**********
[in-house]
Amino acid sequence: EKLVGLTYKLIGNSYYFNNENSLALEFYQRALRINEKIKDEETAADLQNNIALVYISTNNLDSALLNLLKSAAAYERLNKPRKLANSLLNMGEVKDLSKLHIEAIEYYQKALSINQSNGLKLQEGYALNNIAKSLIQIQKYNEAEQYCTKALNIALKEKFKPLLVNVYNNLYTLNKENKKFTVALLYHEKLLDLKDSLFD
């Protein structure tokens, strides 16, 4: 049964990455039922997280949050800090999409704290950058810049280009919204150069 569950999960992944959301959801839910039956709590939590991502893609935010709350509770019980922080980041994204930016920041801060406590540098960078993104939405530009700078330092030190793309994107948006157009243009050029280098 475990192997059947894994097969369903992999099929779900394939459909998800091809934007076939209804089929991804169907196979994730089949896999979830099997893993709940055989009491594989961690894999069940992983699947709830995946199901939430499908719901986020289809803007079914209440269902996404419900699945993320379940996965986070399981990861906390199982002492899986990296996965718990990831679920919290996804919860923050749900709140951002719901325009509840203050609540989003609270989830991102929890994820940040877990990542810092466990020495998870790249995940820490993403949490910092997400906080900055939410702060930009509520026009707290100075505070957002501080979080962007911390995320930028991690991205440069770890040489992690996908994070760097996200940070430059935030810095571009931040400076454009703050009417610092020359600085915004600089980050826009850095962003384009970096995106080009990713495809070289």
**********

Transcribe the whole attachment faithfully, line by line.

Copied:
[in-house]
Amino acid sequence: EKLVGLTYKLIGNSYYFNNENSLALEFYQRALRINEKIKDEETAADLQNNIALVYISTNNLDSALLNLLKSAAAYERLNKPRKLANSLLNMGEVKDLSKLHIEAIEYYQKALSINQSNGLKLQEGYALNNIAKSLIQIQKYNEAEQYCTKALNIALKEKFKPLLVNVYNNLYTLNKENKKFTVALLYHEKLLDLKDSLFD
């Protein structure tokens, strides 16, 4: 049964990455039922997280949050800090999409704290950058810049280009919204150069 569950999960992944959301959801839910039956709590939590991502893609935010709350509770019980922080980041994204930016920041801060406590540098960078993104939405530009700078330092030190793309994107948006157009243009050029280098 475990192997059947894994097969369903992999099929779900394939459909998800091809934007076939209804089929991804169907196979994730089949896999979830099997893993709940055989009491594989961690894999069940992983699947709830995946199901939430499908719901986020289809803007079914209440269902996404419900699945993320379940996965986070399981990861906390199982002492899986990296996965718990990831679920919290996804919860923050749900709140951002719901325009509840203050609540989003609270989830991102929890994820940040877990990542810092466990020495998870790249995940820490993403949490910092997400906080900055939410702060930009509520026009707290100075505070957002501080979080962007911390995320930028991690991205440069770890040489992690996908994070760097996200940070430059935030810095571009931040400076454009703050009417610092020359600085915004600089980050826009850095962003384009970096995106080009990713495809070289």